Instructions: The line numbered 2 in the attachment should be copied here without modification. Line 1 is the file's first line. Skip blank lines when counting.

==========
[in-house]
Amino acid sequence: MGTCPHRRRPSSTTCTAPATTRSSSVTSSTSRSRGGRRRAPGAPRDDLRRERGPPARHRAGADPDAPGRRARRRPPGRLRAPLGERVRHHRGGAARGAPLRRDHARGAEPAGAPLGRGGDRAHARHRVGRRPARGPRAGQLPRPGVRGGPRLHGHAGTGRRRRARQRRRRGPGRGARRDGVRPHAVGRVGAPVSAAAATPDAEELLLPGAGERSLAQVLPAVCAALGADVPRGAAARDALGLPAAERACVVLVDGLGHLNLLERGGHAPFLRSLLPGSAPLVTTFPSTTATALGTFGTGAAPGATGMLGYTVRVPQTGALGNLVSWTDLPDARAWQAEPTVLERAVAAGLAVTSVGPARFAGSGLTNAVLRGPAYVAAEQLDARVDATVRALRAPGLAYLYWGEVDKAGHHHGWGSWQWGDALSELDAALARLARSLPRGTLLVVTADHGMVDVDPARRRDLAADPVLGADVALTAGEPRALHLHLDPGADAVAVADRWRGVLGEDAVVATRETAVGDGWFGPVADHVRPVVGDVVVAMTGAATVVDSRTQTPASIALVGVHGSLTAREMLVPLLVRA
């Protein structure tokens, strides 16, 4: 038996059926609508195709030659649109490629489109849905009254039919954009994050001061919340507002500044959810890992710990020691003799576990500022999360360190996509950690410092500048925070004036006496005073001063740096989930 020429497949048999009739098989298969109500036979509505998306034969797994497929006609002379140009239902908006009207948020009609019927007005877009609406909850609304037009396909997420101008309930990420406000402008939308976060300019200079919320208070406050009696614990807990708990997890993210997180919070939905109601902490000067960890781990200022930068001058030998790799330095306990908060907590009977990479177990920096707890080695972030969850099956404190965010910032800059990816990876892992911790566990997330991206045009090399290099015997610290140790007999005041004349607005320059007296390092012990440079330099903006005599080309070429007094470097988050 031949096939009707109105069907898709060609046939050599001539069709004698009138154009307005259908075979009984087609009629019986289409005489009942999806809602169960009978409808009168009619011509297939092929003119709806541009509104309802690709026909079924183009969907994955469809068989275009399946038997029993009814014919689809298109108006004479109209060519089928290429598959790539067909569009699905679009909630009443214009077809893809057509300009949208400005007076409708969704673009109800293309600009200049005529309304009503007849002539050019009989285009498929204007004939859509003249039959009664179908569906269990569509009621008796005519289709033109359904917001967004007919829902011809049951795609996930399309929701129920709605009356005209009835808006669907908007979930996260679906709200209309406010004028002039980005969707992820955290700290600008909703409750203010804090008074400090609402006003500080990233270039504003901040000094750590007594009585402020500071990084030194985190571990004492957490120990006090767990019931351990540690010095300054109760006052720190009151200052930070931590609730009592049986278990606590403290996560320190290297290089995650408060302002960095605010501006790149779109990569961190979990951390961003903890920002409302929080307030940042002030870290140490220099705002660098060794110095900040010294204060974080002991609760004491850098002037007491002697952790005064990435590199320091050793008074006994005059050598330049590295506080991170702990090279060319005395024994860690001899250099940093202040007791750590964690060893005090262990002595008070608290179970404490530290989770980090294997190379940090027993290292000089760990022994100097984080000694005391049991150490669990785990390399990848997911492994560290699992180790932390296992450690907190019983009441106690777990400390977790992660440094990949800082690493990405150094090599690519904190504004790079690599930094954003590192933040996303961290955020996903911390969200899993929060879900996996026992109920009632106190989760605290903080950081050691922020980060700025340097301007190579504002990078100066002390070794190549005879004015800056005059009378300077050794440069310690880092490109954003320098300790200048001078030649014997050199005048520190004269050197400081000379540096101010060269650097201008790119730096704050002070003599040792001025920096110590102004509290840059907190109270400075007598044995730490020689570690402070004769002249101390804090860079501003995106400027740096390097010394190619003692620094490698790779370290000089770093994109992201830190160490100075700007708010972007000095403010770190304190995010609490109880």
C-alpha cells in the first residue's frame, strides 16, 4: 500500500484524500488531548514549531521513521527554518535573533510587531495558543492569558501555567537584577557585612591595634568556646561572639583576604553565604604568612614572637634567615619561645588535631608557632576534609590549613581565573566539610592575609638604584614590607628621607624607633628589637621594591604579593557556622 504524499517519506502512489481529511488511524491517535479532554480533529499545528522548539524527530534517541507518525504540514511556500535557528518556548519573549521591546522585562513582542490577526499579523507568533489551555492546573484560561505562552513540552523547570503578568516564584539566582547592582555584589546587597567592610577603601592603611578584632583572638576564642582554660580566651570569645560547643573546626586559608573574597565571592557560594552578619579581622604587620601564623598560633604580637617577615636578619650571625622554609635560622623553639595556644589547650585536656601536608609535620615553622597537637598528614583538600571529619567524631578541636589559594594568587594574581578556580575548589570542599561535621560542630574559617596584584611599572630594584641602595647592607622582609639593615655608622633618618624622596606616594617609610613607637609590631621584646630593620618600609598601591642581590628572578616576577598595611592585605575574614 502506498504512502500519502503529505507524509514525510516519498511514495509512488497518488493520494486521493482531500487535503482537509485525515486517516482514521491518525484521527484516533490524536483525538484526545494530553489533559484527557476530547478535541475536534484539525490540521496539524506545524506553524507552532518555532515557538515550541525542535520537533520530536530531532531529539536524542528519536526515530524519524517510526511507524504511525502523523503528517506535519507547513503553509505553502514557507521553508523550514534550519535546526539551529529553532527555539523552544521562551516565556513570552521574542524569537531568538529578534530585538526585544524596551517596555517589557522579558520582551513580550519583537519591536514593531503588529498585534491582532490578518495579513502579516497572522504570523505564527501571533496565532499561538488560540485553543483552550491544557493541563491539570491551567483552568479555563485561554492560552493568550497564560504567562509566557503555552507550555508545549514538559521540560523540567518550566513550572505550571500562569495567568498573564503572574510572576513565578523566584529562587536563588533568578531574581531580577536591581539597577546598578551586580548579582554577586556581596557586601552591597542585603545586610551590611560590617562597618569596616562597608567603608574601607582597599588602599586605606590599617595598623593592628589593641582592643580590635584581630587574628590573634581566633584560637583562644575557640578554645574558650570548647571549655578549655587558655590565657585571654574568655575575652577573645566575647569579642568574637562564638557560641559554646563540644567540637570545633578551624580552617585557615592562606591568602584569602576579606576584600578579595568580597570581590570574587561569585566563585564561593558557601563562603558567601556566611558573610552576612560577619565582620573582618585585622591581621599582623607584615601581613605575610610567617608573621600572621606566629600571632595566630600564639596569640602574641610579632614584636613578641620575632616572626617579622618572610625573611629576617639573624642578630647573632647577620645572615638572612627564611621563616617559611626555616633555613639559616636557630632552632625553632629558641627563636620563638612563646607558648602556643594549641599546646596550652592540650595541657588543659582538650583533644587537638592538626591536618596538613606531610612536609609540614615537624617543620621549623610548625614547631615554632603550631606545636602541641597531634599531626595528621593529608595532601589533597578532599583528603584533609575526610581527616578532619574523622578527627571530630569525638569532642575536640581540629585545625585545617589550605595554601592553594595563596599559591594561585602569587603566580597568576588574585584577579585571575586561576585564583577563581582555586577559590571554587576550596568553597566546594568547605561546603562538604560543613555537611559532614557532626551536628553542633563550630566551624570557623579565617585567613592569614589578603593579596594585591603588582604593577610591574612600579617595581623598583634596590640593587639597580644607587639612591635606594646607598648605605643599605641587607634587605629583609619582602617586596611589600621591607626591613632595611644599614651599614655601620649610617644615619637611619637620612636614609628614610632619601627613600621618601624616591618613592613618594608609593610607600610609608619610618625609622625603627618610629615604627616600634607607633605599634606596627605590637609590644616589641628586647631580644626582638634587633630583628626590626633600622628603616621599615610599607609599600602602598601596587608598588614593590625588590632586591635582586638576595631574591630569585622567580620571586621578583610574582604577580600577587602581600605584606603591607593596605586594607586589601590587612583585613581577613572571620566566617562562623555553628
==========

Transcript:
Amino acid sequence: MGTCPHRRRPSSTTCTAPATTRSSSVTSSTSRSRGGRRRAPGAPRDDLRRERGPPARHRAGADPDAPGRRARRRPPGRLRAPLGERVRHHRGGAARGAPLRRDHARGAEPAGAPLGRGGDRAHARHRVGRRPARGPRAGQLPRPGVRGGPRLHGHAGTGRRRRARQRRRRGPGRGARRDGVRPHAVGRVGAPVSAAAATPDAEELLLPGAGERSLAQVLPAVCAALGADVPRGAAARDALGLPAAERACVVLVDGLGHLNLLERGGHAPFLRSLLPGSAPLVTTFPSTTATALGTFGTGAAPGATGMLGYTVRVPQTGALGNLVSWTDLPDARAWQAEPTVLERAVAAGLAVTSVGPARFAGSGLTNAVLRGPAYVAAEQLDARVDATVRALRAPGLAYLYWGEVDKAGHHHGWGSWQWGDALSELDAALARLARSLPRGTLLVVTADHGMVDVDPARRRDLAADPVLGADVALTAGEPRALHLHLDPGADAVAVADRWRGVLGEDAVVATRETAVGDGWFGPVADHVRPVVGDVVVAMTGAATVVDSRTQTPASIALVGVHGSLTAREMLVPLLVRA